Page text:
NAIROBI – Many people know that oceans cover more than 70% of the world’s surface, and that marine fisheries provide food for billions of people. What is less known is that the high seas – the areas of the world’s oceans that lie beyond the limits of national jurisdiction, which extend 200 miles from shore – make up roughly two-thirds of our oceans and 45% of the planet’s surface.
This area, which contains perhaps the largest reservoir of biodiversity left on earth, is exploited by many countries, but managed by no one. Moreover, it is under extreme pressure. The United Nations Environment Program’s (UNEP) Global Environment Outlook concluded that three-quarters of marine fisheries are exploited up to, or beyond, their maximum capacity. According to the UN’s most recent “State of the World’s Fisheries and Aquaculture” report, 85% of fish stocks are fully exploited or worse – the highest levels ever recorded.
The problem is certainly not a lack of commitments, including those made at the Rio Earth Summit in 1992. Rather, what has been missing is the fulfillment of these commitments.
Governments are once again on the “Road to Rio” for a summit in June 2012 – aptly referred to as Rio+20. Later this month, they are meeting in New York at the UN as part of their preparations for the summit, with a particular focus on oceans. It is an appropriate time to remind ourselves of the commitments made in Rio 20 years ago, and to get on with the process of implementing them. This is true for ecosystems generally, and for oceans in particular.
Much of the current plight of the world’s marine fisheries is a result of subsidized, industrial-scale overfishing. This is imposing an increasing burden on the poor and vulnerable, especially in developing coastal countries and small island states.
The Rio Declaration, issued at the Earth Summit in 1992, recognizes a responsibility to ensure that activities do not damage other states’ environment or that of areas beyond the limits of national jurisdiction. Fisheries depletion, in both exclusive economic zones and on the high seas, reveals how the international community is failing to meet one of the most important commitments that came out of the 1992 meeting.
Further attempts to sustainably manage the marine environment emerged 10 years after the Rio meeting, at the World Summit on Sustainable Development in Johannesburg, South Africa. A series of UN General Assembly resolutions negotiated and adopted since 2004 have also set out regimes to protect the biodiversity of the deep seas. Yet compliance has been patchy at best.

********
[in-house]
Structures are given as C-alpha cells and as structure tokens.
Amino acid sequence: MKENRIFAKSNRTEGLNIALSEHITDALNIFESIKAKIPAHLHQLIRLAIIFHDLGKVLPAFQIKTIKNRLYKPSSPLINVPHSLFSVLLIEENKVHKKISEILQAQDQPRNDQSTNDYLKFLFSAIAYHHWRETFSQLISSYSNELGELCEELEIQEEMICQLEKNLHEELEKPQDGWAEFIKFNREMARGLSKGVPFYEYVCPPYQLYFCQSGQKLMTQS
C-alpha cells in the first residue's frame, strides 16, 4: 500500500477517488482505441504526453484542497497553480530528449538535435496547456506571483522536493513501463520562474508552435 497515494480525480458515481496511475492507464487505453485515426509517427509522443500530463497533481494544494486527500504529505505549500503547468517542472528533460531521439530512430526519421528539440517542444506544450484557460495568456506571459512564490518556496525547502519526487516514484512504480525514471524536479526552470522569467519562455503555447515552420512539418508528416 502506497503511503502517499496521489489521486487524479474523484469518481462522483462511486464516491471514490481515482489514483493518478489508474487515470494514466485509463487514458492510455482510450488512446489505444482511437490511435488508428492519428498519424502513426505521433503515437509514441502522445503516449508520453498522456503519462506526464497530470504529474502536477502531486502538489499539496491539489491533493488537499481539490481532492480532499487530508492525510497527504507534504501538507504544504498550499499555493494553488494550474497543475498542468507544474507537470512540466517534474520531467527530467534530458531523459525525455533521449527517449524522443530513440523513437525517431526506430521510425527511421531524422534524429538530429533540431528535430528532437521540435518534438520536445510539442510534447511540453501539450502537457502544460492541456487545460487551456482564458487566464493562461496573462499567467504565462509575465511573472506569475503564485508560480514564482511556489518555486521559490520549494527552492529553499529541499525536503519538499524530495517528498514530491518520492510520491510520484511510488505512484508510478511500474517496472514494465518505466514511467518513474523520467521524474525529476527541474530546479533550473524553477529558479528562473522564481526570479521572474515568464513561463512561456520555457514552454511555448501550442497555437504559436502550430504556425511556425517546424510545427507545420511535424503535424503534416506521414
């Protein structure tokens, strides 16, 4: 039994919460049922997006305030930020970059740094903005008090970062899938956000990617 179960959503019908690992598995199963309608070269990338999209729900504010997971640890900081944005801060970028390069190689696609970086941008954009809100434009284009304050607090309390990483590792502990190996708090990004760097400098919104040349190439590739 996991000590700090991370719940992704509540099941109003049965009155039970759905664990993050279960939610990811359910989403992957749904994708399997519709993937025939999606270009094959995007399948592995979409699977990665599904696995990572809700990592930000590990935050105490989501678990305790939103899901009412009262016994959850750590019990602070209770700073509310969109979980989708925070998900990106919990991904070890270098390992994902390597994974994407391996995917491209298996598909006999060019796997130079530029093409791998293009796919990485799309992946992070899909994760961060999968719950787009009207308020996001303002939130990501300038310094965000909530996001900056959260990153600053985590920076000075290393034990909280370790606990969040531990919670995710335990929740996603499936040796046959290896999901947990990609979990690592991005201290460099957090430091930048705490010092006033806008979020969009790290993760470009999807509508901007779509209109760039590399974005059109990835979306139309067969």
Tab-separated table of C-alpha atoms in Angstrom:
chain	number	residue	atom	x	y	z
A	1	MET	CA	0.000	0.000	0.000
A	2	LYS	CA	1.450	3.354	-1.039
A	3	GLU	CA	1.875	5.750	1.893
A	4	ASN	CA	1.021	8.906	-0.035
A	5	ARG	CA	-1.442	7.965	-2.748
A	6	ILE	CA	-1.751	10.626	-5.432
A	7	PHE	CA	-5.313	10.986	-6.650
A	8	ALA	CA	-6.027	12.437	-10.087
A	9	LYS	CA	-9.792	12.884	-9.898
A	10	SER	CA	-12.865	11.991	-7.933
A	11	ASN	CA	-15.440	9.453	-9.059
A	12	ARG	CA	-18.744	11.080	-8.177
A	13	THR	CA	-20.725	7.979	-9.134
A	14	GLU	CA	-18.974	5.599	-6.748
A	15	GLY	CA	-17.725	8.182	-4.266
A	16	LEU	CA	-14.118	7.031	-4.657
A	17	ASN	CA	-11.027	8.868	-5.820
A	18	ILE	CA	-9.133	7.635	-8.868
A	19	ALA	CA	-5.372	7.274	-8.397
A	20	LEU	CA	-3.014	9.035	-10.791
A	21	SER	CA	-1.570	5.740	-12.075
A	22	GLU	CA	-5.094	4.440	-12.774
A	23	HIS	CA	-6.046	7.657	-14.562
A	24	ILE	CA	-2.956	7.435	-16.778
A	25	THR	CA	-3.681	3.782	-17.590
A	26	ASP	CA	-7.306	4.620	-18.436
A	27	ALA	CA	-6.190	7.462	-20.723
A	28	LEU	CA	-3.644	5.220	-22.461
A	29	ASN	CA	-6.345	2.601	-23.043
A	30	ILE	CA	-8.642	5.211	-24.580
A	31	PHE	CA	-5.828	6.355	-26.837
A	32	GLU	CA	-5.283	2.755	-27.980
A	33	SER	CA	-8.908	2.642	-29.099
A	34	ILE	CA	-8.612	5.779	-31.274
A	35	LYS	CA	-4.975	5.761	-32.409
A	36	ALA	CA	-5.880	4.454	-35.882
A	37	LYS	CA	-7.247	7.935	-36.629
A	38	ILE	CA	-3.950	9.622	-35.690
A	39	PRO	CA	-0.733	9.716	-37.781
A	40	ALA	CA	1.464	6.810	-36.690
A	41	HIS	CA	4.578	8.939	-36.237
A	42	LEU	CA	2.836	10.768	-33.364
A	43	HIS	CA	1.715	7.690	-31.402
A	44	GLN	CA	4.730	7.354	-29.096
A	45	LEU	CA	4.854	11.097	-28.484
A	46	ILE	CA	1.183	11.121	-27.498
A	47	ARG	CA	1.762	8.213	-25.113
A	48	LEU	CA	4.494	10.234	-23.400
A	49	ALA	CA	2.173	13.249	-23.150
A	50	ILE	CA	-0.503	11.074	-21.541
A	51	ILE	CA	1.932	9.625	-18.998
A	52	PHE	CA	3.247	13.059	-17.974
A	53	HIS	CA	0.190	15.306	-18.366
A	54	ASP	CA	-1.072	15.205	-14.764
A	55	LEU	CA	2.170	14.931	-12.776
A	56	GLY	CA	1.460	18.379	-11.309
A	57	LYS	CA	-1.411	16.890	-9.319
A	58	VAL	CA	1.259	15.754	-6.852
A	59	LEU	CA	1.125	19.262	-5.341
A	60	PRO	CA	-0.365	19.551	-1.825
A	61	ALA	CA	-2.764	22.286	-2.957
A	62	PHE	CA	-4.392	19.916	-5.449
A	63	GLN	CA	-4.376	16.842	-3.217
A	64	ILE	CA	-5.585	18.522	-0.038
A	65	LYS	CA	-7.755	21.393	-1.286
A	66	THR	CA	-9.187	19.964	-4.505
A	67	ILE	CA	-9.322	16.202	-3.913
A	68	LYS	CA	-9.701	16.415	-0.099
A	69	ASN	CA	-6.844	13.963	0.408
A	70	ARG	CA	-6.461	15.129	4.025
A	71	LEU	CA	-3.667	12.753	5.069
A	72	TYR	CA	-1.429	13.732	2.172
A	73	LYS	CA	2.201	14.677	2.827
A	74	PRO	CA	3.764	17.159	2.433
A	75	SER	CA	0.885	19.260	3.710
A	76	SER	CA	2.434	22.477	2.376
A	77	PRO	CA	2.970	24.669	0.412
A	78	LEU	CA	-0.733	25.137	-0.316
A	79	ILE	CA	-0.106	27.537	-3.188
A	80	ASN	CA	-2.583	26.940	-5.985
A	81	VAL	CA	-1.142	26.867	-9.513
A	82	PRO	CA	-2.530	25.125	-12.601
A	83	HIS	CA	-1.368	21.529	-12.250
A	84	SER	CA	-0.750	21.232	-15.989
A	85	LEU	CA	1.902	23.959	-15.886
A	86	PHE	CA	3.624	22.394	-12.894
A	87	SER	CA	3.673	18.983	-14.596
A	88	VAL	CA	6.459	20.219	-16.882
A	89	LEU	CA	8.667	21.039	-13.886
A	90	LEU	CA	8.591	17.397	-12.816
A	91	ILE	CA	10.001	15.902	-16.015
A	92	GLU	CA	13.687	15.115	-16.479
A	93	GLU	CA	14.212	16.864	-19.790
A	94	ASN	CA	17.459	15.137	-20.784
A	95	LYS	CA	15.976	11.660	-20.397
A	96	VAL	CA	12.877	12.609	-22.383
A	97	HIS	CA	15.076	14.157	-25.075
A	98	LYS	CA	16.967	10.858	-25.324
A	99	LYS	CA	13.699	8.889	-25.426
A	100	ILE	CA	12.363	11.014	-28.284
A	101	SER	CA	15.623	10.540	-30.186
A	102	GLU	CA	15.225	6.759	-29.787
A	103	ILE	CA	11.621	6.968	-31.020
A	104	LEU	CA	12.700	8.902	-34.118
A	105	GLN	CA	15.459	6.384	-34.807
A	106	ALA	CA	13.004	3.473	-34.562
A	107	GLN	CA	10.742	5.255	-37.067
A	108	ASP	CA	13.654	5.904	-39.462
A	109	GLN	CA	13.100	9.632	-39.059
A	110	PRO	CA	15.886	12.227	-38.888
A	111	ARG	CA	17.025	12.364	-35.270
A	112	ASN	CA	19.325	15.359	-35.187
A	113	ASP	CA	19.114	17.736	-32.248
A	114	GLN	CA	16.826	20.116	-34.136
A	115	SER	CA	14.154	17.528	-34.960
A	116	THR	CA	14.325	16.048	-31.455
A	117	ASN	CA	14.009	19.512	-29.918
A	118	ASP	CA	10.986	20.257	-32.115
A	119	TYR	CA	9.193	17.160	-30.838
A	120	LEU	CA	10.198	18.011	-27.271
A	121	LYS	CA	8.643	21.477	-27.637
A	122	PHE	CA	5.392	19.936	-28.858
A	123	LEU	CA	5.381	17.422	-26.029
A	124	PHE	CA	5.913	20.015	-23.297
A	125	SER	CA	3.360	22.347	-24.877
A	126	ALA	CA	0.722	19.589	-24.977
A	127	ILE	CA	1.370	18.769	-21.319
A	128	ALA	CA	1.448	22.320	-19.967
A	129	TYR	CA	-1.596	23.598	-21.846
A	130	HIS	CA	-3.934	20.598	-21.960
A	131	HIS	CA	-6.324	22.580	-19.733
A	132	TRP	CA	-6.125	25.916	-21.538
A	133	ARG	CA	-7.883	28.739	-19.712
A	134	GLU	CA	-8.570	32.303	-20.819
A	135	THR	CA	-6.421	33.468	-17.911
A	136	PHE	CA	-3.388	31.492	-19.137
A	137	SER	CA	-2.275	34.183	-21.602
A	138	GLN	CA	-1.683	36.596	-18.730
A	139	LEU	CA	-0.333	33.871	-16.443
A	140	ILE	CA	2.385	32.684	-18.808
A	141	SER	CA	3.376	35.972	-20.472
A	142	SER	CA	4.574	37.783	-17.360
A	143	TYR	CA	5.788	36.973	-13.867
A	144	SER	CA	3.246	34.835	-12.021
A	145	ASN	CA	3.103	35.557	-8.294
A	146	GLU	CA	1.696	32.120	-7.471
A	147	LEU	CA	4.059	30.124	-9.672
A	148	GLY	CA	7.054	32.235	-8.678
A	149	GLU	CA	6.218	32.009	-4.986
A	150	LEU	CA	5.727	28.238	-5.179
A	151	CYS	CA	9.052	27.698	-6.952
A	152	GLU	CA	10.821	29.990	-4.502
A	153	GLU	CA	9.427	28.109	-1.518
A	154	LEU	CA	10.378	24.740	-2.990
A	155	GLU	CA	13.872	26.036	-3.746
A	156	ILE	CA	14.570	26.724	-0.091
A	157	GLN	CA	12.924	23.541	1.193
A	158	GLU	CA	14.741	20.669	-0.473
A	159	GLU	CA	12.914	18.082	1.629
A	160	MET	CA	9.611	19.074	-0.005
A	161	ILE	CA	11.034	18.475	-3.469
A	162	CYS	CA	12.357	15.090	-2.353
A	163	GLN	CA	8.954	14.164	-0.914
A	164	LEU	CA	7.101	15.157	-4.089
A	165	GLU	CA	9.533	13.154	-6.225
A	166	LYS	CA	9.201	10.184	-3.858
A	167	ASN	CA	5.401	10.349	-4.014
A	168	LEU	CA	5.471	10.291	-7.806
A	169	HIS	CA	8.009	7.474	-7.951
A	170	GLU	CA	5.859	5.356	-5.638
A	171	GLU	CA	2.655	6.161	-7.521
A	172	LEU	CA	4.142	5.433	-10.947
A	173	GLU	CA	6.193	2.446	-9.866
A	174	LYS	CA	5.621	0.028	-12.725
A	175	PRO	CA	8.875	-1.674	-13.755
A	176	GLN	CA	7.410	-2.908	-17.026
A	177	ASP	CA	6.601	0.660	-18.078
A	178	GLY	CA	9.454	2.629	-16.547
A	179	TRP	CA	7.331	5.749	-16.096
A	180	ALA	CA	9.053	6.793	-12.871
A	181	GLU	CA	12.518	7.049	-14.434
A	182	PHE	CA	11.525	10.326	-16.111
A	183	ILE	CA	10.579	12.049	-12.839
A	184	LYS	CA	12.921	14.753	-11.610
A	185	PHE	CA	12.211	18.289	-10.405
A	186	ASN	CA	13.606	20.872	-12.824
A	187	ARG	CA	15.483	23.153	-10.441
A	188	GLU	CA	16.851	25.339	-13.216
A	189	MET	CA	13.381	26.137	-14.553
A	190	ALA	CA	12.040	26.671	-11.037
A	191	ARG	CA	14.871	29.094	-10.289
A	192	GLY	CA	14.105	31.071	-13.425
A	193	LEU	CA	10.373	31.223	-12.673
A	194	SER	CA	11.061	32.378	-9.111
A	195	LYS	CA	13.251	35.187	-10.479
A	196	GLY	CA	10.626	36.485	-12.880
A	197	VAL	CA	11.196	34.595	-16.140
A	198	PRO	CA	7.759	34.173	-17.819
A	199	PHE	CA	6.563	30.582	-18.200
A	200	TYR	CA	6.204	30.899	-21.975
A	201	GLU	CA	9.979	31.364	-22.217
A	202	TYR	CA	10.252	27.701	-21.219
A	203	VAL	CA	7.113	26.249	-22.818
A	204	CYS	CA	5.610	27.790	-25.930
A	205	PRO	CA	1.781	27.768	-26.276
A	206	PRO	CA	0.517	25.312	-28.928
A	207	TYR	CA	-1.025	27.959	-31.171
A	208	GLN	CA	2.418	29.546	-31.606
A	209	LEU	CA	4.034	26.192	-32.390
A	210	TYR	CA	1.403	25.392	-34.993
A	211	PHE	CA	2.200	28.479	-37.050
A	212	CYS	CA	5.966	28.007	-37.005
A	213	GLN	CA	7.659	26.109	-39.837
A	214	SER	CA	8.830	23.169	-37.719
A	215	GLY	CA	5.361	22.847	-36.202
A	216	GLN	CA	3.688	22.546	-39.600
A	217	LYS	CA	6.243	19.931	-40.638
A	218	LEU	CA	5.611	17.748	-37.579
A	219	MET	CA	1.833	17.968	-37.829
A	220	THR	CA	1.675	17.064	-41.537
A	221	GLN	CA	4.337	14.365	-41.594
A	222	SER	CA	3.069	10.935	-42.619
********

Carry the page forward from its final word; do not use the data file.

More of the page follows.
Another approach championed at the Johannesburg meeting was to establish a representative network of Marine Protected Areas (MPAs), including no-take reserves. Last year in Nagoya, Japan, governments agreed to establish such areas in 10% of the world’s oceans by 2020. Currently, such levels of protection apply to only about 1%, so there is a long way to go.
The science relating to fisheries has been clear for decades. Yet governments have consistently failed to heed their own experts’ warnings. Marine management remains a fragmented patchwork of national and international bodies, with separate and often overlapping jurisdictions, and no global accountability. Moreover, in many parts of the world’s oceans, there is no one in charge. This critical shortcoming must be resolved.
One particular impediment is high-seas governance, or the lack thereof. Without internationally agreed-upon mechanisms for designating and managing marine-protected areas in international waters, the commitments made in Nagoya will amount to little more than hollow promises.
Subsidies are another major problem. It is estimated that around $27 billion a year in subsidies to the fishing industry worldwide have generated excess fishing capacity that exceeds by a factor of two the ability of fish to reproduce. In other words, there are twice as many industrial fishing vessels catching fish as the oceans can sustain.
UNEP calculates that investing $110 billion over the coming years in strengthened fisheries management – including the establishment of MPAs, the decommissioning and reduction of fleet capacity, and retraining of workers – will allow the planet’s fisheries to recover. Such an investment, backed by policy measures, would result in an increase in catch levels from 80 million tons now to 90 million tons in 2050, following an initial decline between now and 2020.
The bottom line is that the present value of benefits from “greening” the fishing sector is estimated to be 3-5 times the investment – an excellent return for both people and the ocean environment. Meanwhile, job losses in the short to medium term can be minimized by focusing cuts in capacity on a relatively small number of large industrial vessels, as opposed to small-scale artisanal fleets.
Employment in fisheries in many countries is projected to grow again over the coming decades as depleted stocks recover. Next year’s Rio+20 conference presents a major opportunity to demonstrate that international cooperation through the UN is possible, and that transformational change can be achieved.
The world can no longer afford to delay restoring the health and wealth of the oceans. The half-billion people who depend on a healthy fishing industry, and the one billion who rely on fish as a primary source of protein, cannot wait another 20 years for the international community to act.